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Welcome, fellow genealogists! My blog will teach you about U.S. land records and United Kingdom research. My family has roots in Niagara County, New York; Norfolk, England; and northeast Germany.

Wednesday, April 11, 2012

Wisdom Wednesday - Hundreds in the UK and America

In December 2011, I wrote a post about the map at www.maps.familysearch.org. (English Juruisdictions in 1851) One of the divisions of a county is a ‘hundred.’ I stated that most of the post-1834 Poor Law Union districts followed the boundaries of the ancient hundreds. Having wondered for a long time exactly what a ‘hundred’ was and whether it had any genealogical significance, I researched it recently.

Hundreds have existed from at least the 10th century and included enough land to support one hundred families. Originally, the term referred to a group of 100 hides (units of land required to support one peasant family), whose size was related to soil conditions and terrain. According to the Oxford Companion to Local and Family History, a hide averaged about 120 acres so a hundred would cover 12,000 acres of land. In the four northern counties of England and some of southern Scotland, the equivalent division was a ward, and in the counties ruled by the Danes from the 9th through the 11th centuries, they were called wapentakes.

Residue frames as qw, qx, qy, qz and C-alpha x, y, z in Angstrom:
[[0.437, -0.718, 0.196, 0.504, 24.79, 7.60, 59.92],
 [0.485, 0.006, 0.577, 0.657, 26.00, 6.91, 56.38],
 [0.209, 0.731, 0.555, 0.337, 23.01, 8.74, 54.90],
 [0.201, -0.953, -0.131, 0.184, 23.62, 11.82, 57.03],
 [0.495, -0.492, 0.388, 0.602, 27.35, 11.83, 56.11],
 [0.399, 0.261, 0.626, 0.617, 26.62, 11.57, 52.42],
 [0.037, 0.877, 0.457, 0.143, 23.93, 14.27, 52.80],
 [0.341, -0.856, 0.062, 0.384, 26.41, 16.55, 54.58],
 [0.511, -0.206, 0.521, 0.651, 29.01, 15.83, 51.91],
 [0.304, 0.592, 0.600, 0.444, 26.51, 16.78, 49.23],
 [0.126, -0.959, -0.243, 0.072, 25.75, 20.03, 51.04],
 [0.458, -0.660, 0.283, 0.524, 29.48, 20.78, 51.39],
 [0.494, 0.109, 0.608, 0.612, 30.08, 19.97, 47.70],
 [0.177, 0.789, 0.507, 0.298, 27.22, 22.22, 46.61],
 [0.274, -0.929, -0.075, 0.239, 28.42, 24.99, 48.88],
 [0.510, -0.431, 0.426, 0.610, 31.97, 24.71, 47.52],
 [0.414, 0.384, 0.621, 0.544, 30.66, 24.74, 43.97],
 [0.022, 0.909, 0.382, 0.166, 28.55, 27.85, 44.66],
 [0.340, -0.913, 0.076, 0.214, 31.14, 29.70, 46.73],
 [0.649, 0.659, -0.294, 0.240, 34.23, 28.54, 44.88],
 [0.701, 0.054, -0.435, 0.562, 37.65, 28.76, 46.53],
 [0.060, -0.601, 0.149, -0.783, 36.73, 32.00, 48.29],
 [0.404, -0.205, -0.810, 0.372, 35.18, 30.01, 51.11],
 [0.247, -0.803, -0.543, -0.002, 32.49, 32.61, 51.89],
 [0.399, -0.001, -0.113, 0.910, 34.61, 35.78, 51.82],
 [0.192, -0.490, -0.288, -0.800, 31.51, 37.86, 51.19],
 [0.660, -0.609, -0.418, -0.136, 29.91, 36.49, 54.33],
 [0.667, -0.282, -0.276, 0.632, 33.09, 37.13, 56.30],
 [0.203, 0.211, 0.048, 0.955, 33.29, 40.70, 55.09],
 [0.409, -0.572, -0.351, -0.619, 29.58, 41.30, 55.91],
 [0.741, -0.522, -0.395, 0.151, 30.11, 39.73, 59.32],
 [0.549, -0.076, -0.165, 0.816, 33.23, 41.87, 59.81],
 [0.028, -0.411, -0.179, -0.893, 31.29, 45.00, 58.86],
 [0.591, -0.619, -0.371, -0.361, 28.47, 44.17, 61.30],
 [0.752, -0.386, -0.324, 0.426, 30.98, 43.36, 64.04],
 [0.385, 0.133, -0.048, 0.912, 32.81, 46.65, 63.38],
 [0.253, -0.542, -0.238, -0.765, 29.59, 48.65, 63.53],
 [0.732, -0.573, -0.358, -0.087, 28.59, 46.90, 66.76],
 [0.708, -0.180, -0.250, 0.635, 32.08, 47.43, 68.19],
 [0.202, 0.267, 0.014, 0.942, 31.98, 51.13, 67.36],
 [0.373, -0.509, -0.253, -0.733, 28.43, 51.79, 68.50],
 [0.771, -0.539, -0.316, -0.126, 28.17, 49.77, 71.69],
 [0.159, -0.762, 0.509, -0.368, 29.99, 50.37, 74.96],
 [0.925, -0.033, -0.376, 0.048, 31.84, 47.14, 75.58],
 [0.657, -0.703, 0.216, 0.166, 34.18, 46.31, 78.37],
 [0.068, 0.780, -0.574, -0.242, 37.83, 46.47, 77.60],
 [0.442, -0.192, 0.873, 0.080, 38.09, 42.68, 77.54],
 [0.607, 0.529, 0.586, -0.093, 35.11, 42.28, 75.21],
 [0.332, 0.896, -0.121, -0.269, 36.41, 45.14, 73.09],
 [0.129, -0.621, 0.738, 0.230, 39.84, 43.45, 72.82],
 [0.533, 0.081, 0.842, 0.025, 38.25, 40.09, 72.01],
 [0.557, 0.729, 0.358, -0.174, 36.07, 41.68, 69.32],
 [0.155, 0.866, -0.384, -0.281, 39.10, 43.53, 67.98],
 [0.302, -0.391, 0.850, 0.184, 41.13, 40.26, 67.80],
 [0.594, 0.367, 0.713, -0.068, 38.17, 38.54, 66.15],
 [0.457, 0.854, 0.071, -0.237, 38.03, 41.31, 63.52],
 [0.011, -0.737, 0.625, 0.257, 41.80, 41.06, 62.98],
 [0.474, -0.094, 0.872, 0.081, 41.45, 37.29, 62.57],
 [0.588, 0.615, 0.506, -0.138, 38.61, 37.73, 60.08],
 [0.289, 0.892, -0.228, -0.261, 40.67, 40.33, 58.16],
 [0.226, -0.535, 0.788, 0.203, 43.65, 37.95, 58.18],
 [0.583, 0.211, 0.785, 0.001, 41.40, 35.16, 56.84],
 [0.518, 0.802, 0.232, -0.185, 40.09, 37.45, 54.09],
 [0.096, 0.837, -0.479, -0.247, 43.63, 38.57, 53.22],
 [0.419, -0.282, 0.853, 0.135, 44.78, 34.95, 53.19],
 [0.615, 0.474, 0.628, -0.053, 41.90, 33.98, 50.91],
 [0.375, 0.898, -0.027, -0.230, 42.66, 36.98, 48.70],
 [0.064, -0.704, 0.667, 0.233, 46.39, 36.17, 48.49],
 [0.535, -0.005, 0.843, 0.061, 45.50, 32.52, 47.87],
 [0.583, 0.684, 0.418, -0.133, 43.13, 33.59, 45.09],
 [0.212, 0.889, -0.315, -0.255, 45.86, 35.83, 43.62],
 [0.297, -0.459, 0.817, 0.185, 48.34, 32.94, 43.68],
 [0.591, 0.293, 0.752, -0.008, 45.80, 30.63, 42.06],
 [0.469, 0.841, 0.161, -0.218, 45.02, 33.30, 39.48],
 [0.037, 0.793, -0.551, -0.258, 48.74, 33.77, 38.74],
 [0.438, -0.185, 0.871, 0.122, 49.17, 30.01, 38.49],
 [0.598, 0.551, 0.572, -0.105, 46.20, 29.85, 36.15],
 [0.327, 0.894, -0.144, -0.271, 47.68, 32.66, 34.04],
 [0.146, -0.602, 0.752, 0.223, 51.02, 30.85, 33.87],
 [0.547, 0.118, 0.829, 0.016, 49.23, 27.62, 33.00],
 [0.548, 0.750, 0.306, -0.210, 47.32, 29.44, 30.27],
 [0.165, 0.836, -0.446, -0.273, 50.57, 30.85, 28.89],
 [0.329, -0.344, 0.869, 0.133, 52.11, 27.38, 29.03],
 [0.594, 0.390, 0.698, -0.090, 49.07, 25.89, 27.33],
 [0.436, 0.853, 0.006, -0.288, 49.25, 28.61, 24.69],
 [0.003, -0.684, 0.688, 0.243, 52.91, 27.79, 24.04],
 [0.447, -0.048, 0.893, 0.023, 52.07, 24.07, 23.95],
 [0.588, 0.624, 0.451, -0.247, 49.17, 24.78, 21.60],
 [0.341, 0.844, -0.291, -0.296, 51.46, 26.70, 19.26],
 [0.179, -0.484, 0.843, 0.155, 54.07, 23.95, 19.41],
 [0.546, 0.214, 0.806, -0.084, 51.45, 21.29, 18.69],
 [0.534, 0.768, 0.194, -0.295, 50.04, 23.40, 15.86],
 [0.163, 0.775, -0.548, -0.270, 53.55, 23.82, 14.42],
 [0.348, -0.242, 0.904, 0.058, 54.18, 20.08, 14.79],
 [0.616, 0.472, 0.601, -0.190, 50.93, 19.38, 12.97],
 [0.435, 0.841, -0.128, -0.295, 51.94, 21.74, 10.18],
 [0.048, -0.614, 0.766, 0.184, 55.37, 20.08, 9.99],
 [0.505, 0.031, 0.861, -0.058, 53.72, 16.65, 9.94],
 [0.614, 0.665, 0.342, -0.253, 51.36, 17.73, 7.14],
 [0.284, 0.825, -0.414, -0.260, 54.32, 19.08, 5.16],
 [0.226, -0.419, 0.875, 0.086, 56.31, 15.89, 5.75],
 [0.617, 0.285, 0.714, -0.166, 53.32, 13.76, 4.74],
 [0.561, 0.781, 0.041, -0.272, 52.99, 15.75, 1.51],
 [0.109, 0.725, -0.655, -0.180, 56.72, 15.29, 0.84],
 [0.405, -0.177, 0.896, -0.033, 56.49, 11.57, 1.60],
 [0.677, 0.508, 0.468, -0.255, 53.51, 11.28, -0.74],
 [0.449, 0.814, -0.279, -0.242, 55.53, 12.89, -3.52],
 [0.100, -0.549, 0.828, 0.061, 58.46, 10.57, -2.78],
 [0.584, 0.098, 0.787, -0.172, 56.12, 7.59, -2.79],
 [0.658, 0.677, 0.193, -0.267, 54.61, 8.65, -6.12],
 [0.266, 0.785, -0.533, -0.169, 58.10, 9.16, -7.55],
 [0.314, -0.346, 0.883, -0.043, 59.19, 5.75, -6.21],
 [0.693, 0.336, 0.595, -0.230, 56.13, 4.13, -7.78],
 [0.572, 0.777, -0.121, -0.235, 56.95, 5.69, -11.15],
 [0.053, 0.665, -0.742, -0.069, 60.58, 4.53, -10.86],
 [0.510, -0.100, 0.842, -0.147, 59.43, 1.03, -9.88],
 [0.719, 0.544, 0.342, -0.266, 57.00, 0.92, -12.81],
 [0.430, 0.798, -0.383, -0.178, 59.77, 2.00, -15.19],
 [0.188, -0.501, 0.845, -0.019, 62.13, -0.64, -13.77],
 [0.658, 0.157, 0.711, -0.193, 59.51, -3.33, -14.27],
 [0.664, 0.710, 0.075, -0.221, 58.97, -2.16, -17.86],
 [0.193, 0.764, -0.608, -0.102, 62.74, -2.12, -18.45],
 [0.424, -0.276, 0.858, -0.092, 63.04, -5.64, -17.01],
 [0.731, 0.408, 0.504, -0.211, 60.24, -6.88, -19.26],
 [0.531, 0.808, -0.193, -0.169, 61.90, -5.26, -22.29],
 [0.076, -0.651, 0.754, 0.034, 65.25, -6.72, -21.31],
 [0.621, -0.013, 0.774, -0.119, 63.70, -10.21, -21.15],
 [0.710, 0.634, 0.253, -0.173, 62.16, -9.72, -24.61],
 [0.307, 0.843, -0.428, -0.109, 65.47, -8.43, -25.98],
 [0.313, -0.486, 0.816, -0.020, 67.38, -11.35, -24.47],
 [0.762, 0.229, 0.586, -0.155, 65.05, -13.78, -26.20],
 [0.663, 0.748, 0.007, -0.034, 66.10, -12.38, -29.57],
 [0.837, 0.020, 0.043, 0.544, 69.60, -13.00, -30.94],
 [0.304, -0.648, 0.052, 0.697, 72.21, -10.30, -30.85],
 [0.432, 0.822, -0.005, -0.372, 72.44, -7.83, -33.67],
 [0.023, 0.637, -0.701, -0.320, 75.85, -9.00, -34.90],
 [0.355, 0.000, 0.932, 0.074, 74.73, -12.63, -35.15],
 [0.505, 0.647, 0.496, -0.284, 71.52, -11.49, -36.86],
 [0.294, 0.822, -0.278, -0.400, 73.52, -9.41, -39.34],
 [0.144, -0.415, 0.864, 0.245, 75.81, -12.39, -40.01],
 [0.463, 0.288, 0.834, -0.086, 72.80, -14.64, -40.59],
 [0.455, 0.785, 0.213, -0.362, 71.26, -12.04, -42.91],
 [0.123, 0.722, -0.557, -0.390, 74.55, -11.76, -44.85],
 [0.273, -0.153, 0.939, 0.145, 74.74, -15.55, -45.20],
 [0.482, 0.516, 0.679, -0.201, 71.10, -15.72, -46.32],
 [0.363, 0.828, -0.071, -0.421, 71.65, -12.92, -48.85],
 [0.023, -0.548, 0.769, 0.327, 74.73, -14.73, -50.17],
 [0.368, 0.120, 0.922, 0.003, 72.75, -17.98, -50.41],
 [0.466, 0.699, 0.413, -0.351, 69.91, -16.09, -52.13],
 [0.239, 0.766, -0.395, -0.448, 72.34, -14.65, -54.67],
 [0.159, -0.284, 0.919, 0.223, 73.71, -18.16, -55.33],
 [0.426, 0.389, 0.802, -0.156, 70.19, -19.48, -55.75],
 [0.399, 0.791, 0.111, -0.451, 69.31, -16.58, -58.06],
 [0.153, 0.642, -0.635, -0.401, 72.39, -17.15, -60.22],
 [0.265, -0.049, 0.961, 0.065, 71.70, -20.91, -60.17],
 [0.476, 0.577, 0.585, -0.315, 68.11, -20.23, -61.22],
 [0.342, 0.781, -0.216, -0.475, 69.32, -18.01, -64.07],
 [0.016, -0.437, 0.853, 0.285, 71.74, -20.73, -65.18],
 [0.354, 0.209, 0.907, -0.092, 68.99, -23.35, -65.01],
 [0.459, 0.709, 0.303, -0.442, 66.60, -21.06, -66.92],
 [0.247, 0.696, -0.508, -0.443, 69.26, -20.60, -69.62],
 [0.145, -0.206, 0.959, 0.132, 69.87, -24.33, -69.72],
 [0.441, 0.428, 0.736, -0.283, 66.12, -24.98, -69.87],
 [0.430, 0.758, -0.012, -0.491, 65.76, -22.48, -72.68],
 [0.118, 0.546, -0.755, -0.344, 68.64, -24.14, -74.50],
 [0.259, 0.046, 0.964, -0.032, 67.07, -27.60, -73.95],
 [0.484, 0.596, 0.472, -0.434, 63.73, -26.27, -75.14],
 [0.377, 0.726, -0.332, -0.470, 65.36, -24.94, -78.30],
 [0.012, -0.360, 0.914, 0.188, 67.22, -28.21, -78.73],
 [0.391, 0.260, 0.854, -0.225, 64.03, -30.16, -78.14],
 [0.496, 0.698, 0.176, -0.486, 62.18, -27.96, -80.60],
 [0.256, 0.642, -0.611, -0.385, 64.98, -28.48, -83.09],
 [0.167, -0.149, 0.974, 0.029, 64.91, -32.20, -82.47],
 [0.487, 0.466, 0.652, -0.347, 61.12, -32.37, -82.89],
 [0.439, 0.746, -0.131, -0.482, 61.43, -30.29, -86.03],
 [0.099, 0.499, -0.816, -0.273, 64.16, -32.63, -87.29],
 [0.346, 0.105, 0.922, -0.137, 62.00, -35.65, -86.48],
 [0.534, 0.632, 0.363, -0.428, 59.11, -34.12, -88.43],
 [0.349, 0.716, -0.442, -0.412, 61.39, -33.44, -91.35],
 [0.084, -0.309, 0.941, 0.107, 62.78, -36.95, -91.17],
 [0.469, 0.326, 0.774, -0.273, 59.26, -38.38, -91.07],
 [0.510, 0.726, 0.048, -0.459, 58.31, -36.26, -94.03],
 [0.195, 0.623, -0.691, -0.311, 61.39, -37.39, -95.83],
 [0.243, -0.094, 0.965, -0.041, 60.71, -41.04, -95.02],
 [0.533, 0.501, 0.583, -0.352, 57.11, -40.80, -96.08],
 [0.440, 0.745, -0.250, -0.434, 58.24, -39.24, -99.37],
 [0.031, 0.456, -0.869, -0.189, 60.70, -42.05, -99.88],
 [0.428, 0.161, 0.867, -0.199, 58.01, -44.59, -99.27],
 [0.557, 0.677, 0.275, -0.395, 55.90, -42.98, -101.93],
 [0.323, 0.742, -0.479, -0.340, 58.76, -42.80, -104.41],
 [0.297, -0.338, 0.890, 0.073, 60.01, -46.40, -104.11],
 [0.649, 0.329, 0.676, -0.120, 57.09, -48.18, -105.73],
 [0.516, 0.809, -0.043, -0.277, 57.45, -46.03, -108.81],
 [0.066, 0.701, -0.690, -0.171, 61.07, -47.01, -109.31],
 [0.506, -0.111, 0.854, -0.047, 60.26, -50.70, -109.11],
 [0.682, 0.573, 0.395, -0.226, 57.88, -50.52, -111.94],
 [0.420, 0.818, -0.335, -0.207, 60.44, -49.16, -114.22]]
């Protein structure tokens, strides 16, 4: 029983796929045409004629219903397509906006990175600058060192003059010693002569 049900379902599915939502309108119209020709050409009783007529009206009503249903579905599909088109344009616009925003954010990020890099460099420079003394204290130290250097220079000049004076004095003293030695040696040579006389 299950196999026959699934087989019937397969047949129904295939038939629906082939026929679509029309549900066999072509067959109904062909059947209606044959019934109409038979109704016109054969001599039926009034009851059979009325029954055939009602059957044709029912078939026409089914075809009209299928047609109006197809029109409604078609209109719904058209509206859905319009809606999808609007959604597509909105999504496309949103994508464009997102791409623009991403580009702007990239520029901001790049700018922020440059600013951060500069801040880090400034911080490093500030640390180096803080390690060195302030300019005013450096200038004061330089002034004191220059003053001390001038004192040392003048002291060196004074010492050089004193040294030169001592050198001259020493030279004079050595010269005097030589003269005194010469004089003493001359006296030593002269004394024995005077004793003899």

Until the Local Government Act of 1894, hundreds were the intermediate jurisdictions between  parishes and the county. The names of hundreds were taken from the original meeting places, which were away from settlements near geographic sites such as river crossings or forks in rivers.

In the south of England and the Domesday Book, the hide was used in tax assessment, and centuries of tax records are organized by hundreds. The hundred was used in other administrative, judicial and military ways. Eighteenth and early nineteenth century militia records and hearth tax returns were kept by hundreds, according to the Oxford Companion cited above.  Perhaps most important were the ‘hundreds’ courts which met twelve times per year in the thirteenth century. Later the intervals varied from two to three weeks. They ended when county courts were established in 1867.

As an off-topic aside, l will mention that the term came across the Atlantic with the colonists. At one time the counties of New Jersey, Pennsylvania and Delaware were divided into hundreds. The term shows up in old land records in Virginia and Maryland as well.
Susan Lewis Well, 2012

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